Search: “Sterling silver gold hoops”. Add to basket. Next day delivery. Open. Wear. Lose. Repeat. When it comes to jewellery, this is my routine. I have a bowl next to my bed full of once-worn costume earrings, lonely hoops and studs that haven’t had a back since the day they were bought. I tend to wear the same pieces on repeat, re-ordering them when I lose them down the plug or “put them somewhere safe” only to find I can’t for the life of me remember where this is.
And I never have any strong reactions, either way. I don’t spend a lot on my jewellery because I’ve always found there’s such a huge gap in the market between the big names on the high street and those stocked behind glass cases in Selfridges. I’ve been perpetually searching for a middle ground, and, ladies and gents, I think I may just have found it.
Enter JewelStreet, the world’s number one designer jewellery website. Think of it as the Net-a-Porter of the jewellery world, just with a slightly more affordable starting price bracket and a shed load more of choice. Featuring designers from all over the world, you can navigate by jewellery type, price, material, gemstone, colour – the list goes on. I found this particularly handy as, although I love stumbling across new designers and styles, I do have a go-to style when it comes to earrings and necklaces, and that is pretty much always gold.
Rewind about a year, and you would never have seen me in anything other than sterling silver. I swore against gold in every capacity, whether it was featured as hardware on bags or as buttons on jeans. One day, I decided to test the waters with a little bit of bougie costume jewellery and I haven’t looked back since.
Ever since then, my collection of gold pieces has expanded. I’ve dabbled with a variety of different styles, shapes and sizes, stacking up rings and necklaces or paring it all down with a minimal chain; whatever I’ve dabbled in, I’ve always returned to the same thing – simple pieces with a special edge. If the earring is oversized, I’ll keep it monochrome. If the pendant necklace is simple, I’ll enjoy an engraved element or a bit of texture. I’ve found my feet with my own personal jewellery style, but, in some cases, this isn’t always a good thing.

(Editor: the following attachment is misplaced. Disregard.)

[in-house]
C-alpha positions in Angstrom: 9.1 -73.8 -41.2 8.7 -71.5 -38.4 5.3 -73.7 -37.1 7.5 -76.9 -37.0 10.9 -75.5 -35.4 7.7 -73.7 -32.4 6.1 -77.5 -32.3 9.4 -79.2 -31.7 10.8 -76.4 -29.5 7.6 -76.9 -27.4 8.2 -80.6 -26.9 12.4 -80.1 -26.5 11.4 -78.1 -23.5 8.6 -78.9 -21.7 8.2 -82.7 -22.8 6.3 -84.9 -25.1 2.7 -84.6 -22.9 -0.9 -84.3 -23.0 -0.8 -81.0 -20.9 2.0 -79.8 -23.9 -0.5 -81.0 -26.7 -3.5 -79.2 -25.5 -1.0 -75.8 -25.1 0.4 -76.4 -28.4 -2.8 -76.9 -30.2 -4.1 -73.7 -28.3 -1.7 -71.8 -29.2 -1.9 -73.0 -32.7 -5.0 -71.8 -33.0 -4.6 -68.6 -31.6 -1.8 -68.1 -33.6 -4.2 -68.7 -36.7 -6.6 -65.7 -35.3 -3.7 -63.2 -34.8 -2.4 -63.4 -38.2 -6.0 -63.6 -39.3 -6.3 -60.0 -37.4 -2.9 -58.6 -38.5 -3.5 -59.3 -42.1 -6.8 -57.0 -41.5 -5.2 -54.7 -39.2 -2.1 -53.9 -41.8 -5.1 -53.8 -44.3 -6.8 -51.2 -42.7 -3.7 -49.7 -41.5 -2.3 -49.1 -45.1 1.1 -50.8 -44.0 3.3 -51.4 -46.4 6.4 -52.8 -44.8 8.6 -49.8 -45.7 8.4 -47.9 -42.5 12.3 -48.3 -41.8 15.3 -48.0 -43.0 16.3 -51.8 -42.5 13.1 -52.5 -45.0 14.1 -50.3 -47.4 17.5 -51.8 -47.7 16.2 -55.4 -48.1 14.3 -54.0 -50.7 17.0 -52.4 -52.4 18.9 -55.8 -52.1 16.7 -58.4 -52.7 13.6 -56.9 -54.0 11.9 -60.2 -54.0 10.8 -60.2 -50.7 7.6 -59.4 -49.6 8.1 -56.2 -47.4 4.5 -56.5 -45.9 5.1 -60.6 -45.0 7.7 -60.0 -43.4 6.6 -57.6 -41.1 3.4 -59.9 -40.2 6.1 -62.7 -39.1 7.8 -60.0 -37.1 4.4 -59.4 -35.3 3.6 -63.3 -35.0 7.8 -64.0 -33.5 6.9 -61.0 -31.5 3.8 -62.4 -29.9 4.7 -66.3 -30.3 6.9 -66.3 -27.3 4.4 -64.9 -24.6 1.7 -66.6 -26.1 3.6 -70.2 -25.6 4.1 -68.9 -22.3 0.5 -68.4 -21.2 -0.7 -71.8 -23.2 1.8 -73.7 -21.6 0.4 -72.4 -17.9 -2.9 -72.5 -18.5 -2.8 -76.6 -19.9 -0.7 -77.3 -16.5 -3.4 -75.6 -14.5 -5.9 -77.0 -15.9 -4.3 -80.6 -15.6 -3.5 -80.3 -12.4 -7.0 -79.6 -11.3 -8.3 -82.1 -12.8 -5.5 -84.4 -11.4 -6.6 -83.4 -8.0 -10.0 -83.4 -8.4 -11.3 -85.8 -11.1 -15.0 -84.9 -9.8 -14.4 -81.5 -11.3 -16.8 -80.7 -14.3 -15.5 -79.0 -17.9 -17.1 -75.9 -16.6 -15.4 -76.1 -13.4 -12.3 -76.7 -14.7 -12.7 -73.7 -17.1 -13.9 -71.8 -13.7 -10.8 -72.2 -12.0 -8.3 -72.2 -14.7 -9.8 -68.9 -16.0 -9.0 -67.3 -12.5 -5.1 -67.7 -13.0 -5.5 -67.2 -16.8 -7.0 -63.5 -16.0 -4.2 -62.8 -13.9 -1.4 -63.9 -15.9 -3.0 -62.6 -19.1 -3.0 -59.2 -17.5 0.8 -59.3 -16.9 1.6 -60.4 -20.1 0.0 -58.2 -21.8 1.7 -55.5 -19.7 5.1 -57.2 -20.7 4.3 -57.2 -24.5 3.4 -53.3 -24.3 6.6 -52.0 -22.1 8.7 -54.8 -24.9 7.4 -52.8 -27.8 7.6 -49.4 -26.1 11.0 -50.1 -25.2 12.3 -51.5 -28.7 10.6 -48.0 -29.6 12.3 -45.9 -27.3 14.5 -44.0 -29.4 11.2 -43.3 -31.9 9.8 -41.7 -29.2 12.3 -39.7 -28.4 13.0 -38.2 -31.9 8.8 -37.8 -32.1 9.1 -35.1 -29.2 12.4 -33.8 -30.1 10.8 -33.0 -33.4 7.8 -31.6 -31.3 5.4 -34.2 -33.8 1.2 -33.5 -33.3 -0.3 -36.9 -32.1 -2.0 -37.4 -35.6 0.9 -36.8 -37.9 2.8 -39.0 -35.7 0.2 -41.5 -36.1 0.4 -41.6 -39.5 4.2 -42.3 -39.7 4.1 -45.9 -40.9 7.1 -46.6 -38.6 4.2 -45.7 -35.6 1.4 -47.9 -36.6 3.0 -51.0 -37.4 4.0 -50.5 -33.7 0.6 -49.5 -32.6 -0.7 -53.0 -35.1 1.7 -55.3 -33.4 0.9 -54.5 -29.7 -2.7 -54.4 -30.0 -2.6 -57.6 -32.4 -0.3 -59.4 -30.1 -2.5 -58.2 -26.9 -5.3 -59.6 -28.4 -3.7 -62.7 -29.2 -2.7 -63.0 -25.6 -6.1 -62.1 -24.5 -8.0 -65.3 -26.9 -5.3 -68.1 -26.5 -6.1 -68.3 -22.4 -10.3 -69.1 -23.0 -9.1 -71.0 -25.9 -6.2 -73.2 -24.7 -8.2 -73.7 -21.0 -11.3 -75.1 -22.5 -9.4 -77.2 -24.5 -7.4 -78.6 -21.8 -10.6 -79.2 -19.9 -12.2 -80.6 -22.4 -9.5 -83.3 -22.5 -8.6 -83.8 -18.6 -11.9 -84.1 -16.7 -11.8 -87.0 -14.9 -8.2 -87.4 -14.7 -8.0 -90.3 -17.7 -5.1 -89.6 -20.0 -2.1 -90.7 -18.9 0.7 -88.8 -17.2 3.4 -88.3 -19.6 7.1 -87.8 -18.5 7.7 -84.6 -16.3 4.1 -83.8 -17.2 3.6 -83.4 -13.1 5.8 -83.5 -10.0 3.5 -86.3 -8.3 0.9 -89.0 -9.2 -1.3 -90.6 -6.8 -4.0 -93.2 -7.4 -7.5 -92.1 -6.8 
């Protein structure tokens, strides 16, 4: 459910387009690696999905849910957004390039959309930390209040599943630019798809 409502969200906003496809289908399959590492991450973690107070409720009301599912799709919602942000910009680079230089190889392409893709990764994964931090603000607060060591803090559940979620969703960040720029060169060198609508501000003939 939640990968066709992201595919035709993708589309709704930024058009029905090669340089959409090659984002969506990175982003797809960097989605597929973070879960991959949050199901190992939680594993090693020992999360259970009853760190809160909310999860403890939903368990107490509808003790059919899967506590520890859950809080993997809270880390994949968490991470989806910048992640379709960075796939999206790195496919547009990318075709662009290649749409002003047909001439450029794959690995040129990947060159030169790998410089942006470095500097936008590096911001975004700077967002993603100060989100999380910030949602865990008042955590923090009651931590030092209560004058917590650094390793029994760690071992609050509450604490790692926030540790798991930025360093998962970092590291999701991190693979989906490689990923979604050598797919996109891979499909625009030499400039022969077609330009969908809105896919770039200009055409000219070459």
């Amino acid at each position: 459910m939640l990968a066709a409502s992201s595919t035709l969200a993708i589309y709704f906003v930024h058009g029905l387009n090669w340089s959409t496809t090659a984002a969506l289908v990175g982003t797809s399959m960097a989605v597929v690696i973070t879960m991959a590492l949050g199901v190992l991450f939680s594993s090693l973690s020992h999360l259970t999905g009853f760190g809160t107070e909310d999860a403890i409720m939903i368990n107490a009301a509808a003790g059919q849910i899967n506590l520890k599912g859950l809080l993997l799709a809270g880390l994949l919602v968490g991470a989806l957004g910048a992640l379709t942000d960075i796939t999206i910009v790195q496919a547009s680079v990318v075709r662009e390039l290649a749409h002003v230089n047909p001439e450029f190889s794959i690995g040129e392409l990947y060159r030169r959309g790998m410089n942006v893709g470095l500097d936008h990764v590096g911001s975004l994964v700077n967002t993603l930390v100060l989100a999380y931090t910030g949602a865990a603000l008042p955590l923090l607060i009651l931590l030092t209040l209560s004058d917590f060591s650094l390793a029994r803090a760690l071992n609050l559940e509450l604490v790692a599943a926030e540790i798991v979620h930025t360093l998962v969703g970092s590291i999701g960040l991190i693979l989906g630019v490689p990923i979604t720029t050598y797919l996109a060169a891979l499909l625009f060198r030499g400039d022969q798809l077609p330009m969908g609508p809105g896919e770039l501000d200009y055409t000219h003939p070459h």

Men, jeans, jewellery – it’s the same, age old problem, right? I know what I want, I just can’t find it anywhere. Whilst I seem to have sourced a boyfriend from the man-pool pretty well, I’m always at a loss for beautiful jewellery that feels special. And yes, I have a few pieces that were gifted to me by friends and family, and the sentimental value of those is priceless, but what about when I want to buy a little gift for myself?
Once I’ve gone past the go-to names of Monica Vinader and Missoma, I’m at a loose end. I want something different – something special – but the trouble is, I just don’t know where to look. Other than trawling through fashionista’s Instagram accounts desperately looking for a link here or a tag there, I resign myself to the same old pair of ASOS hoops that will inevitably get lost in the shower yet again.
JewelStreet is home to over 600 independent jewellery designers. Yep, I’ll let that sink in – 600. That’s why I’m excited to be working with them and showing off the pieces that I picked out from the sea of options, because I not only think the site is useful, but that is also presents jewellery designers with an amazing opportunity to get their items in front of fresh new eyes.
For example, I had never heard of UK based Roz Buehrlen before, but when her iconic swallow studs arrived, she’d included a little information pack introducing herself and the brand and the processes behind her jewellery making. The same goes for Emily Mortimer, who, being a Suffolk girl like myself, was probably a stones-throw away without me knowing it. That’s the beauty of JewelStreet – discovering new designers and new pieces that are more than just high-street throwaways. They are special items to be worn, to be shown off, to be enjoyed.
All I can say is apologies in advance to your bank balance, and happy shopping.
A lot of us have been on both sides: the one sending the ‘we would love to work with you!’...